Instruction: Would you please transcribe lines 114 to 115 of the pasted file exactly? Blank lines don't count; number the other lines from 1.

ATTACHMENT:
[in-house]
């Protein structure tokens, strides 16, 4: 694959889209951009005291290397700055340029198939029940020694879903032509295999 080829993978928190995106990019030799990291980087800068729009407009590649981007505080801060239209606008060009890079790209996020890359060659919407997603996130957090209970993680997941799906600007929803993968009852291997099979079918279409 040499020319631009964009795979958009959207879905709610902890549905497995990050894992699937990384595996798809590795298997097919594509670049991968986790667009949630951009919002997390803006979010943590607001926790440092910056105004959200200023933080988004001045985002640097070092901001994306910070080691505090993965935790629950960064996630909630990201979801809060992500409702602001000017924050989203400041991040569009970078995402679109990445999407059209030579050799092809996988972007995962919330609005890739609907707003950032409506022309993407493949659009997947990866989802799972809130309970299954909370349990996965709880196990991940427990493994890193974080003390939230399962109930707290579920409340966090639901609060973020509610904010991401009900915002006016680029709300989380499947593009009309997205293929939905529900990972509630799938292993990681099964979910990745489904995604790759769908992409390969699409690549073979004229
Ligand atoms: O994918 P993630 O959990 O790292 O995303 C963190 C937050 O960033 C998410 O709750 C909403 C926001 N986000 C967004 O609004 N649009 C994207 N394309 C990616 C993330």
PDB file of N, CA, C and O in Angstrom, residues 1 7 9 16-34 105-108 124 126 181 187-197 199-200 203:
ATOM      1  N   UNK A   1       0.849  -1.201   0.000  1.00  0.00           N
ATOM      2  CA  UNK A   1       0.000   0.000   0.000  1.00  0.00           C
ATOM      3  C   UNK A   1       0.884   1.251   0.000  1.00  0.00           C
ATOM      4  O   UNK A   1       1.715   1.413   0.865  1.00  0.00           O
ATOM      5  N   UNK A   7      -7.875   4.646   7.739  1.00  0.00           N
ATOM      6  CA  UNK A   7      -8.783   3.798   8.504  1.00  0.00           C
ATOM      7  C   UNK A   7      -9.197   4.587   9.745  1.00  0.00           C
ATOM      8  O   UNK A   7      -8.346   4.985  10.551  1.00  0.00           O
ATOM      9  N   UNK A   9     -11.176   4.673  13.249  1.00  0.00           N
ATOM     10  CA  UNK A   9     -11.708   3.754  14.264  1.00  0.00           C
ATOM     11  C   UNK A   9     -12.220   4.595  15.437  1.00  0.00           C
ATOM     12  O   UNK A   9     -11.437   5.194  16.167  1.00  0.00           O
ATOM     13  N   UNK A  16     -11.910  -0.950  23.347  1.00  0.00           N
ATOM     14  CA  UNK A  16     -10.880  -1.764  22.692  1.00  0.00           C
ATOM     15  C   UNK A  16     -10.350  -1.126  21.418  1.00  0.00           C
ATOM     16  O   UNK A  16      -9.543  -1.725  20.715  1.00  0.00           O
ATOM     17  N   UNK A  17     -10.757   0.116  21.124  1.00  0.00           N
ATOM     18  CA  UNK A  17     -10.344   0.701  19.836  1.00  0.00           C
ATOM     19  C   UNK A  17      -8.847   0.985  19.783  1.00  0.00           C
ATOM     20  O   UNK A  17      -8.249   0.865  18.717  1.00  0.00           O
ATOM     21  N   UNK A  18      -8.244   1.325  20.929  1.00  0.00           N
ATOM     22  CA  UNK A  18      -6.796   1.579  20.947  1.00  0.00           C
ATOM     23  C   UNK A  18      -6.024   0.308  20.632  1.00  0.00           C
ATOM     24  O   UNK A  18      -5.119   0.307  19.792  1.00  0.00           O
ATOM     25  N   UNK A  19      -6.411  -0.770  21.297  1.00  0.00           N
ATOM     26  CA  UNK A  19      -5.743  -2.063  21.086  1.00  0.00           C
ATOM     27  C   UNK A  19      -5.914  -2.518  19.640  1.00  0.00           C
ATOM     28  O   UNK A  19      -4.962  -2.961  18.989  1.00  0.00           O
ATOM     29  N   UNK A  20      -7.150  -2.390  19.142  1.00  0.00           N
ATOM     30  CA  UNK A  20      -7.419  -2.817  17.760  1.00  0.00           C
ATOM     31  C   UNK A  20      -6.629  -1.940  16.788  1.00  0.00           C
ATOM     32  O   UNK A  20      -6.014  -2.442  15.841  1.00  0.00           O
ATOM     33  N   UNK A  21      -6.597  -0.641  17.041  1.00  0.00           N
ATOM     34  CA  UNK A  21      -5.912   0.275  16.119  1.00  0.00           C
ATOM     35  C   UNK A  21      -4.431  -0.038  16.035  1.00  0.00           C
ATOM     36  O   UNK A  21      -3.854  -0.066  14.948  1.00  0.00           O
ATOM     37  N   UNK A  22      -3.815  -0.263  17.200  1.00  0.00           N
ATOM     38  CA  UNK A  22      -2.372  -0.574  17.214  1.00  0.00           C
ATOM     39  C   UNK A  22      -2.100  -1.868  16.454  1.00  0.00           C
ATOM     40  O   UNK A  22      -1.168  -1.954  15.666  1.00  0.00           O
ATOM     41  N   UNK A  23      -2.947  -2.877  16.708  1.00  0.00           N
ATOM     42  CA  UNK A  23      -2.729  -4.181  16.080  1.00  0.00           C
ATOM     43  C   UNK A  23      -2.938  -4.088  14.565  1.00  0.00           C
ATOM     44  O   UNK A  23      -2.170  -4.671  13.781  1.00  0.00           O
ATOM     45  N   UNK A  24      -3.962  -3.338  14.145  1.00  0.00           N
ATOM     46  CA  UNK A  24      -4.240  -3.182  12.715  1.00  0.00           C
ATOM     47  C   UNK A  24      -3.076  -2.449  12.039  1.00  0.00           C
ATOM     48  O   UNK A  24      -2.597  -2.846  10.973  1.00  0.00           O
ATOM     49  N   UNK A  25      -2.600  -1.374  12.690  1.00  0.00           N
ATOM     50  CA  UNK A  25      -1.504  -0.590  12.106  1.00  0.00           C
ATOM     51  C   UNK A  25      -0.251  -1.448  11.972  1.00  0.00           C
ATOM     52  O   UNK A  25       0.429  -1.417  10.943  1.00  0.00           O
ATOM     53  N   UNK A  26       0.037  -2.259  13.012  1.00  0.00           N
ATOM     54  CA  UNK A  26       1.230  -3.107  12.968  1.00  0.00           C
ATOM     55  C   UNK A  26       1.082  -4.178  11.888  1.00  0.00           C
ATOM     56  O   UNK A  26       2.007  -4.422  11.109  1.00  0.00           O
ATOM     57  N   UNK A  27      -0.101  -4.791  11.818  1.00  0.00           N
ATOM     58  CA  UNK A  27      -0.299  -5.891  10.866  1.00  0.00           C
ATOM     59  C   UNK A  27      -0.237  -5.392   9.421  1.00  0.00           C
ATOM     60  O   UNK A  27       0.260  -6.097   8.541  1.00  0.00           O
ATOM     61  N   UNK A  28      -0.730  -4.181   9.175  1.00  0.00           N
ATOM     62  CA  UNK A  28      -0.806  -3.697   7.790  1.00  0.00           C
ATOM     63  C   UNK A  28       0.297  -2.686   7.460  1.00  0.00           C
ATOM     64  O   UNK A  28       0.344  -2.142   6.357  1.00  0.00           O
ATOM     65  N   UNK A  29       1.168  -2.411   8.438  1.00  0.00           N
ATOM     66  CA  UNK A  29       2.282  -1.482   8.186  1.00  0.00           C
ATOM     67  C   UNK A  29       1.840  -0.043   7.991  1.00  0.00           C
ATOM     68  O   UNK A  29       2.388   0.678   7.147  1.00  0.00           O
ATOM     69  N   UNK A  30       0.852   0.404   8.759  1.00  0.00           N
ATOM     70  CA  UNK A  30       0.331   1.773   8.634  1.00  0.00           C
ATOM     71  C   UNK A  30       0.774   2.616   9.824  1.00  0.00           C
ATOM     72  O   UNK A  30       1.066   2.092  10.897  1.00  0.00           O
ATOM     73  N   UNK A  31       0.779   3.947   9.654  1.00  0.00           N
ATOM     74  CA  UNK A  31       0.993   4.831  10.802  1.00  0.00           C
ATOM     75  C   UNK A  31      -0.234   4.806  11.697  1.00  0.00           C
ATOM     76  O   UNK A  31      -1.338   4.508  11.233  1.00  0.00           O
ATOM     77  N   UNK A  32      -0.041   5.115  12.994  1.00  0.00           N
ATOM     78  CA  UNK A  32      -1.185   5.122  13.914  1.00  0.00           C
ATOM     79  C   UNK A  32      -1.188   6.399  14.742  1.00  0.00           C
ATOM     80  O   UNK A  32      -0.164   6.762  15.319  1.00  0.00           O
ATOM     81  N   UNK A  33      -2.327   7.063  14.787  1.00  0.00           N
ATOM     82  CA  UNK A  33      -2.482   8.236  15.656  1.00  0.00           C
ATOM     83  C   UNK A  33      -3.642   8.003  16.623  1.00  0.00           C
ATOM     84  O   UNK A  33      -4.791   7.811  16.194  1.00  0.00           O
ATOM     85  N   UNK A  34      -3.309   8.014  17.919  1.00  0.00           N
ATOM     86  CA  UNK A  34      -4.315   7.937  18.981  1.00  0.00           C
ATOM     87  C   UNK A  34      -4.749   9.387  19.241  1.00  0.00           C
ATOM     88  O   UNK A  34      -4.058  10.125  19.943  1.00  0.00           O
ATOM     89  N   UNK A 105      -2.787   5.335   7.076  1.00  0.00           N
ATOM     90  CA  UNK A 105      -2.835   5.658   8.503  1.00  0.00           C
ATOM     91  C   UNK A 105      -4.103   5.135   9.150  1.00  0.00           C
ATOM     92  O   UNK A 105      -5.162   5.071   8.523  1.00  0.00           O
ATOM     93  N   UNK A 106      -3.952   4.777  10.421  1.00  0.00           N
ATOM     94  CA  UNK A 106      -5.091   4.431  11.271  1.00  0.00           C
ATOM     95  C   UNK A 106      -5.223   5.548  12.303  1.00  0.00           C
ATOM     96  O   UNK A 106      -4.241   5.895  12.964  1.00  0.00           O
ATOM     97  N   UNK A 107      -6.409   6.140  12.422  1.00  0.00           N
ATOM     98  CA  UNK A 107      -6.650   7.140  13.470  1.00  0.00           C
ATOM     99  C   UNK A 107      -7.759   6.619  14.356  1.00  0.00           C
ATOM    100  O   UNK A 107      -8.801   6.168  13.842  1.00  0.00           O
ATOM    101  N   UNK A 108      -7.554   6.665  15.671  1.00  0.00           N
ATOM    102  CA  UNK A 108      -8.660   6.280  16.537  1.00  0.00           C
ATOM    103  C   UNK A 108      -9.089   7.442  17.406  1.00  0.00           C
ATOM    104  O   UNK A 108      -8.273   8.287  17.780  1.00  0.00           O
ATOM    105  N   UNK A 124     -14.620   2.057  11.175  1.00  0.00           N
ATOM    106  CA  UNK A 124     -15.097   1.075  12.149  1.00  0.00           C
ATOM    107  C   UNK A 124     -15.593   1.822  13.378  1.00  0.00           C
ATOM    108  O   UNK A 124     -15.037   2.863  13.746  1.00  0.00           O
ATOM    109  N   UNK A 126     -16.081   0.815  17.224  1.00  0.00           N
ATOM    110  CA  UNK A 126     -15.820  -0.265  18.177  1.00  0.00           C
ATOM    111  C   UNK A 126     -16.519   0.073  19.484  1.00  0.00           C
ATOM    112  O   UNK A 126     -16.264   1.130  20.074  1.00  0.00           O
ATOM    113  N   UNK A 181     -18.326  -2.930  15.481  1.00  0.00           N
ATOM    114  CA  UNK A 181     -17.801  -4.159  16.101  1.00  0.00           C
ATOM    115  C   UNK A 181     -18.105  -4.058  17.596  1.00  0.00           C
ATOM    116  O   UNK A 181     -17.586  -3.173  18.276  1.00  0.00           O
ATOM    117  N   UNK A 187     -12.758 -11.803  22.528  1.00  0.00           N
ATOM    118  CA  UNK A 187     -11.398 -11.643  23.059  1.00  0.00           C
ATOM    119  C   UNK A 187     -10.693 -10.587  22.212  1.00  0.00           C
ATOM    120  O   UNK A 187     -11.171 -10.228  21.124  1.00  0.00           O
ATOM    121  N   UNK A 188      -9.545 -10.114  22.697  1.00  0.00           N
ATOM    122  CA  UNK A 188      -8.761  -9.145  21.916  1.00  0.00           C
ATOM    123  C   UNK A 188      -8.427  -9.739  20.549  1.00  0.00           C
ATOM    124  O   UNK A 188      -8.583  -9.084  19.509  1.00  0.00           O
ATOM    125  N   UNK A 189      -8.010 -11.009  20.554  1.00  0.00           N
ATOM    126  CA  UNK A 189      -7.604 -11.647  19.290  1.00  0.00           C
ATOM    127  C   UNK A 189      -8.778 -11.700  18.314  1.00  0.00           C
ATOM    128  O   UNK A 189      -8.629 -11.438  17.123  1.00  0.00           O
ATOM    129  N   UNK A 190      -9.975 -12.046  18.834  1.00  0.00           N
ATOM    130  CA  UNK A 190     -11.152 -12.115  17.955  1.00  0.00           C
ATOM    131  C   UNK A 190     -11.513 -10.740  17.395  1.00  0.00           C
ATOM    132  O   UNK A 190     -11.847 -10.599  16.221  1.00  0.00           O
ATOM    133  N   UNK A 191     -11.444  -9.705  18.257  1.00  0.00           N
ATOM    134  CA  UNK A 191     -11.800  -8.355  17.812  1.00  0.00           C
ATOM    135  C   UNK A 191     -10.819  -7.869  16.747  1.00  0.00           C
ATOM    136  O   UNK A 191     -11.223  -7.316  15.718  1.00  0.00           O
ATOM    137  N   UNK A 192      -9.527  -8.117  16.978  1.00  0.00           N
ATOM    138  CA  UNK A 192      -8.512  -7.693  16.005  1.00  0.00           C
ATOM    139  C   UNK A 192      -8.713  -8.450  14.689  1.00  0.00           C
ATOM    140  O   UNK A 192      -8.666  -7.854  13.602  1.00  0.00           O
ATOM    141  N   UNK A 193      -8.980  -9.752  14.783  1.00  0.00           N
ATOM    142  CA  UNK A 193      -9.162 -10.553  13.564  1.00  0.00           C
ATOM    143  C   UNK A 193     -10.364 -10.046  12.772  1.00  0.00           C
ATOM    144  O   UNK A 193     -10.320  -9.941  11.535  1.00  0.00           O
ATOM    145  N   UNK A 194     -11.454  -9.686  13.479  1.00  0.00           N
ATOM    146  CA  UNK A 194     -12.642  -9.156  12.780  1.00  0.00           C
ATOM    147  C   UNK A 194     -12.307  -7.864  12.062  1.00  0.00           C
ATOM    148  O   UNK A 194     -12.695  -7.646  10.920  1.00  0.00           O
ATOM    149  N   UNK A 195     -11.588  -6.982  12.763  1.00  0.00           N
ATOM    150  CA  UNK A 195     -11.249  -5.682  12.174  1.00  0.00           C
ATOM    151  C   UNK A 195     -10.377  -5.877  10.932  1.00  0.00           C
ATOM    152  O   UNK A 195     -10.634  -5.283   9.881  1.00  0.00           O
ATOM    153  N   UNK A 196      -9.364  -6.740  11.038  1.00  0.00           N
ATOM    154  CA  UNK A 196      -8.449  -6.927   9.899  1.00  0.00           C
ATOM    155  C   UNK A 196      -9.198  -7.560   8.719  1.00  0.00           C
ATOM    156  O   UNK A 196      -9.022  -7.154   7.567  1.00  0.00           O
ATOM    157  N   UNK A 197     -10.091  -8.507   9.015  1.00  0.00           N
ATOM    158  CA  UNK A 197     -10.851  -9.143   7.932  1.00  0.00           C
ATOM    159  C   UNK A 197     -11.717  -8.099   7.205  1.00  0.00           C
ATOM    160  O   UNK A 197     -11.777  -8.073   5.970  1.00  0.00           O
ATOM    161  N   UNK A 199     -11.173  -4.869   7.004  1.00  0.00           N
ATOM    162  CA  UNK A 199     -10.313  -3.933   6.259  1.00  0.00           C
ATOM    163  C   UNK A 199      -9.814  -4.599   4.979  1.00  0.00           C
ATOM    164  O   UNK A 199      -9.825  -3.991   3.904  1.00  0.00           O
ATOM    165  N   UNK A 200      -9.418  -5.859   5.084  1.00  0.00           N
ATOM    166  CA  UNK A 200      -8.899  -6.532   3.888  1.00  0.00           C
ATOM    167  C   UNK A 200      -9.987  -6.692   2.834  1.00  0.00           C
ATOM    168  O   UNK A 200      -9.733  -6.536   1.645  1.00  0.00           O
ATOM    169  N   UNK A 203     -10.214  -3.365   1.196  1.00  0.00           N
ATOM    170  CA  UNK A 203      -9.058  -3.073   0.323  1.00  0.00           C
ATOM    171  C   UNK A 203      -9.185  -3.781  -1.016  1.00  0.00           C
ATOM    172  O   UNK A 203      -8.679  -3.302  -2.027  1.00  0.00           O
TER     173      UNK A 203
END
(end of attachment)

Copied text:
ATOM    110  CA  UNK A 126     -15.820  -0.265  18.177  1.00  0.00           C
ATOM    111  C   UNK A 126     -16.519   0.073  19.484  1.00  0.00           C